Refinery turnarounds: spring cleaning with big economic impact

mai 21, 2015  
In the spring, refineries often close down for a short period of time. The shutdown is called a turnaround, and it’s the oil industry equivalent of spring cleaning.

During this time, refineries carry out inspections and replace or upgrade equipment to ensure safety, reliability and improve environmental performance. For example, see our recent blog on reducing greenhouse gas emissions.

While most Canadians are tidying up homes and yards with a helper or two, a turnaround can employ thousands of workers to carry out the upgrades. It can take from a few days to a several weeks, and it’s a pretty expensive operation.

It’s a big job

The Irving Oil refinery, for example, invested $60 million last spring, and employed 2,000 workers for a million hours. The turnaround was such a big event, it had a $51.6 million impact on New Brunswick’s GDP.

This is in part because the many workers needed food, accommodation and other necessities, which benefited the local economy.

Turnarounds of this size generally happen every three to four years. Considering the enormity of the job, it’s not surprising that they can take years of planning. Refineries calculate all operations down to the hour, and ensure that everything is done safely and efficiently.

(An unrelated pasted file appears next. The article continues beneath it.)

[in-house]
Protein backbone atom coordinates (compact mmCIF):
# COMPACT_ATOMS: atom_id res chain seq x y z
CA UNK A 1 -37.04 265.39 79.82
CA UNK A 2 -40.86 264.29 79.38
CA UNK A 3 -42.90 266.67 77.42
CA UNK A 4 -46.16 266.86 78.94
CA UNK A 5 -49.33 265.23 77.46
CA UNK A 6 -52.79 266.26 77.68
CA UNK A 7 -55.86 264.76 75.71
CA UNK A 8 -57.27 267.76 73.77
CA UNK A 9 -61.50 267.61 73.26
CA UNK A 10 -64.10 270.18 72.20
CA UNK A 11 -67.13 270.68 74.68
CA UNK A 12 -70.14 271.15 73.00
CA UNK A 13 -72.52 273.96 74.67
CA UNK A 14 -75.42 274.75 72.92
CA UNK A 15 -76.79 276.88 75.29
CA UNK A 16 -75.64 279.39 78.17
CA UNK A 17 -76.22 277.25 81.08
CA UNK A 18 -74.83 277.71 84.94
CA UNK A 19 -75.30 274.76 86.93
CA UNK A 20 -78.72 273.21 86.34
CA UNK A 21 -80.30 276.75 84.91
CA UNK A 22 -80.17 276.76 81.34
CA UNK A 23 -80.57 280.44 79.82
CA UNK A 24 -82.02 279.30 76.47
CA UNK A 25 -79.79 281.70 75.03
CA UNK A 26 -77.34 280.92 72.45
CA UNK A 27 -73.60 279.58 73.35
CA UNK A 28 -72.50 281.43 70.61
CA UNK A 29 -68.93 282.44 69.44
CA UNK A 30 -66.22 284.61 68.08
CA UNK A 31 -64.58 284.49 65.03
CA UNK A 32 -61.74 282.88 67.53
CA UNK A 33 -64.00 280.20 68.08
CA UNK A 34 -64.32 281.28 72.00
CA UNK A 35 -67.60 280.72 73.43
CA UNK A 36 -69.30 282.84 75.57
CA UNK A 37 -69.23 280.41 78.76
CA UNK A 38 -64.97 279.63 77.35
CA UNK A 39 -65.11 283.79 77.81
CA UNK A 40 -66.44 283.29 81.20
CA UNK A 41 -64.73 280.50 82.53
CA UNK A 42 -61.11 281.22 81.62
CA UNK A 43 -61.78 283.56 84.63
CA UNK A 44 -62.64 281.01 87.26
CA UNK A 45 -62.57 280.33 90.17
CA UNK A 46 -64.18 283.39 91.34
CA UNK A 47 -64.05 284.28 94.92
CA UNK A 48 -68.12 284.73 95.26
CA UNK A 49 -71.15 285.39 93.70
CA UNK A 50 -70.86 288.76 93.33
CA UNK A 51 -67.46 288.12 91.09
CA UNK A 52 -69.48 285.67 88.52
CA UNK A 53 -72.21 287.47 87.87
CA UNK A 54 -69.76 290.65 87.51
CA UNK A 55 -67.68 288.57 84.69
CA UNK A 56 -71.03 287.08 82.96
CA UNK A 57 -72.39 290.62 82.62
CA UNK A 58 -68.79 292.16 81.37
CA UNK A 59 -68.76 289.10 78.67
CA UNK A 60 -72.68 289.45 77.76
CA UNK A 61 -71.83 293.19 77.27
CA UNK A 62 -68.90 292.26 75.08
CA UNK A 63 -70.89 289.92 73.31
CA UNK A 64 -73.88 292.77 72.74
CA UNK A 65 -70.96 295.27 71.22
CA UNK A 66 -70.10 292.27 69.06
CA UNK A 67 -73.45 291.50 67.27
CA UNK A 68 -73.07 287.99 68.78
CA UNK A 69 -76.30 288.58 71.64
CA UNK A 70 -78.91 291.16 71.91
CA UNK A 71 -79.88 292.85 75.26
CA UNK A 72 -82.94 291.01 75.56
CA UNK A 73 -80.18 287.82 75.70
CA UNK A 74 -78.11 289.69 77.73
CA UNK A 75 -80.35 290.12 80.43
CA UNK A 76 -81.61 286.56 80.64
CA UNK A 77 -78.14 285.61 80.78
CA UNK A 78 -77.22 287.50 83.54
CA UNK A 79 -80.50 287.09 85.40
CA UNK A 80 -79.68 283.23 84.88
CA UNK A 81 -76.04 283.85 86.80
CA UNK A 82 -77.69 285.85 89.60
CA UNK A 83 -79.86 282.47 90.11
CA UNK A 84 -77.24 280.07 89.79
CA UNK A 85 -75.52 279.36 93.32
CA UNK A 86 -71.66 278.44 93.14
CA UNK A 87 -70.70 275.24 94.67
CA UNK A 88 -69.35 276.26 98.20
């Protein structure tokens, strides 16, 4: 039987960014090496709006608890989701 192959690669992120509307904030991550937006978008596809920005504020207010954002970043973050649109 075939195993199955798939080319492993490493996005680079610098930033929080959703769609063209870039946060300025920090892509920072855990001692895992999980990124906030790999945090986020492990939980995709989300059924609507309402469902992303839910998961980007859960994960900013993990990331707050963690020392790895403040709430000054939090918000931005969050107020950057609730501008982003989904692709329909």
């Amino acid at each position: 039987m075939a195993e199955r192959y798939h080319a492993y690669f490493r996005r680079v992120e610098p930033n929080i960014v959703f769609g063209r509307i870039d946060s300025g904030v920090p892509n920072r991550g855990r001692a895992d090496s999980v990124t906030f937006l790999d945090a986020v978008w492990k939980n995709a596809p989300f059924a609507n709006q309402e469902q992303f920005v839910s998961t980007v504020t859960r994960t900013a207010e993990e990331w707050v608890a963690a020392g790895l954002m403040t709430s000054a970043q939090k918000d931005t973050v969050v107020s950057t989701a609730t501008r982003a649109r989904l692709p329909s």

Because of their complexity, and due to a number of non-routine procedures, refiners take care to provide extensive safety training and put in place comprehensive emergency plans.

Chevron, for example, recently completed its largest-ever turnaround at the Burnaby, B.C. refinery, and it went without a hitch.

“With so many people on site conducting potentially hazardous activities, we know we need to be vigilant to maintain an incident and injury-free environment,” said Steve Parker, general manager of the refinery.

Timing is everything

Turnarounds often are done in the spring, because that’s when refiners change the gasoline and diesel “recipes.” Gasoline formulations are changed to prevent evaporation during the summer. Diesel is modified from the winter recipe by removing properties that prevent it from clouding in cold temperatures.

Spring also is the end of the peak heating oil season, and a time when transportation fuel demand falls off a bit.

Fall also sees its share of turnarounds, as refiners switch back to winter blends. In either case, refiners make sure there is consistent supply by stocking products in terminals or on barges ahead of time.

In this way, refiners ensure Canadians stay on the road, while they continue to upgrade their facilities.
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